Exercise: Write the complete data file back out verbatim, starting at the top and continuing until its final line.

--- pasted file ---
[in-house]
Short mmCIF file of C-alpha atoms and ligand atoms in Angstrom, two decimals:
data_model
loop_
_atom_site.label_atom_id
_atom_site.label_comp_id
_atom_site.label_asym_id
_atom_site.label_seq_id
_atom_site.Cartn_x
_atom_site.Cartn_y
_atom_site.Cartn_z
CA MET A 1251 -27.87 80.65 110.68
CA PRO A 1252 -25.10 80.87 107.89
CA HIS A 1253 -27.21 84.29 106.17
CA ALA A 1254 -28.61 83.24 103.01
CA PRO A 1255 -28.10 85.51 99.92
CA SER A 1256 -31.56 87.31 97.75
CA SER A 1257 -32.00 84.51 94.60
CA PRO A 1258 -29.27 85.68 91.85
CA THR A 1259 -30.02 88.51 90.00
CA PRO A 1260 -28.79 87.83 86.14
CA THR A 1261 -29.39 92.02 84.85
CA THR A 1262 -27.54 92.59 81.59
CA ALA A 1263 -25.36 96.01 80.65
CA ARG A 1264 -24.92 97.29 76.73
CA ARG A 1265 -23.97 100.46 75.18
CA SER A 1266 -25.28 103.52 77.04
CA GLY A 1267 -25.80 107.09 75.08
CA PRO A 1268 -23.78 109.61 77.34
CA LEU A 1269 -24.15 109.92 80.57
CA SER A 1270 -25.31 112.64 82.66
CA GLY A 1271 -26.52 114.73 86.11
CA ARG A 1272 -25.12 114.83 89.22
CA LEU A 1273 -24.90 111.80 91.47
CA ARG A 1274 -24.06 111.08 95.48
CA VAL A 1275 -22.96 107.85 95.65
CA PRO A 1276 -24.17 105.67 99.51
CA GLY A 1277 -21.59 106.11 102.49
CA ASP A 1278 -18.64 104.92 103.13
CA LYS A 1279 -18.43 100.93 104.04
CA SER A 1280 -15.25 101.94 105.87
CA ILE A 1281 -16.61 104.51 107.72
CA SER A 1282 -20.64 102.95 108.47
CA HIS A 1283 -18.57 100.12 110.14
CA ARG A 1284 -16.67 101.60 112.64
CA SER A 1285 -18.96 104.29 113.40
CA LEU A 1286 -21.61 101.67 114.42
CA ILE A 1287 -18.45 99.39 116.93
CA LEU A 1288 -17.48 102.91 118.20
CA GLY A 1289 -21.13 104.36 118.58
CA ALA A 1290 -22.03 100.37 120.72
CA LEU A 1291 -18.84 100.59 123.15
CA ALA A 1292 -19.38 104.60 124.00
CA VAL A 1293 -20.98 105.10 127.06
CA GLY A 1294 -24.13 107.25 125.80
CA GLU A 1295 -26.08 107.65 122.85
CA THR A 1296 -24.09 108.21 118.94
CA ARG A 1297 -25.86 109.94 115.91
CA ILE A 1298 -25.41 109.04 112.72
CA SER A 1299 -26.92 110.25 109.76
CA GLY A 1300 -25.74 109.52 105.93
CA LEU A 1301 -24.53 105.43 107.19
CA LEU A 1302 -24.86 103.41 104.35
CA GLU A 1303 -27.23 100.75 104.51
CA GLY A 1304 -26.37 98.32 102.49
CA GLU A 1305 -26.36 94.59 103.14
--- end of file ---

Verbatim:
[in-house]
Short mmCIF file of C-alpha atoms and ligand atoms in Angstrom, two decimals:
data_model
loop_
_atom_site.label_atom_id
_atom_site.label_comp_id
_atom_site.label_asym_id
_atom_site.label_seq_id
_atom_site.Cartn_x
_atom_site.Cartn_y
_atom_site.Cartn_z
CA MET A 1251 -27.87 80.65 110.68
CA PRO A 1252 -25.10 80.87 107.89
CA HIS A 1253 -27.21 84.29 106.17
CA ALA A 1254 -28.61 83.24 103.01
CA PRO A 1255 -28.10 85.51 99.92
CA SER A 1256 -31.56 87.31 97.75
CA SER A 1257 -32.00 84.51 94.60
CA PRO A 1258 -29.27 85.68 91.85
CA THR A 1259 -30.02 88.51 90.00
CA PRO A 1260 -28.79 87.83 86.14
CA THR A 1261 -29.39 92.02 84.85
CA THR A 1262 -27.54 92.59 81.59
CA ALA A 1263 -25.36 96.01 80.65
CA ARG A 1264 -24.92 97.29 76.73
CA ARG A 1265 -23.97 100.46 75.18
CA SER A 1266 -25.28 103.52 77.04
CA GLY A 1267 -25.80 107.09 75.08
CA PRO A 1268 -23.78 109.61 77.34
CA LEU A 1269 -24.15 109.92 80.57
CA SER A 1270 -25.31 112.64 82.66
CA GLY A 1271 -26.52 114.73 86.11
CA ARG A 1272 -25.12 114.83 89.22
CA LEU A 1273 -24.90 111.80 91.47
CA ARG A 1274 -24.06 111.08 95.48
CA VAL A 1275 -22.96 107.85 95.65
CA PRO A 1276 -24.17 105.67 99.51
CA GLY A 1277 -21.59 106.11 102.49
CA ASP A 1278 -18.64 104.92 103.13
CA LYS A 1279 -18.43 100.93 104.04
CA SER A 1280 -15.25 101.94 105.87
CA ILE A 1281 -16.61 104.51 107.72
CA SER A 1282 -20.64 102.95 108.47
CA HIS A 1283 -18.57 100.12 110.14
CA ARG A 1284 -16.67 101.60 112.64
CA SER A 1285 -18.96 104.29 113.40
CA LEU A 1286 -21.61 101.67 114.42
CA ILE A 1287 -18.45 99.39 116.93
CA LEU A 1288 -17.48 102.91 118.20
CA GLY A 1289 -21.13 104.36 118.58
CA ALA A 1290 -22.03 100.37 120.72
CA LEU A 1291 -18.84 100.59 123.15
CA ALA A 1292 -19.38 104.60 124.00
CA VAL A 1293 -20.98 105.10 127.06
CA GLY A 1294 -24.13 107.25 125.80
CA GLU A 1295 -26.08 107.65 122.85
CA THR A 1296 -24.09 108.21 118.94
CA ARG A 1297 -25.86 109.94 115.91
CA ILE A 1298 -25.41 109.04 112.72
CA SER A 1299 -26.92 110.25 109.76
CA GLY A 1300 -25.74 109.52 105.93
CA LEU A 1301 -24.53 105.43 107.19
CA LEU A 1302 -24.86 103.41 104.35
CA GLU A 1303 -27.23 100.75 104.51
CA GLY A 1304 -26.37 98.32 102.49
CA GLU A 1305 -26.36 94.59 103.14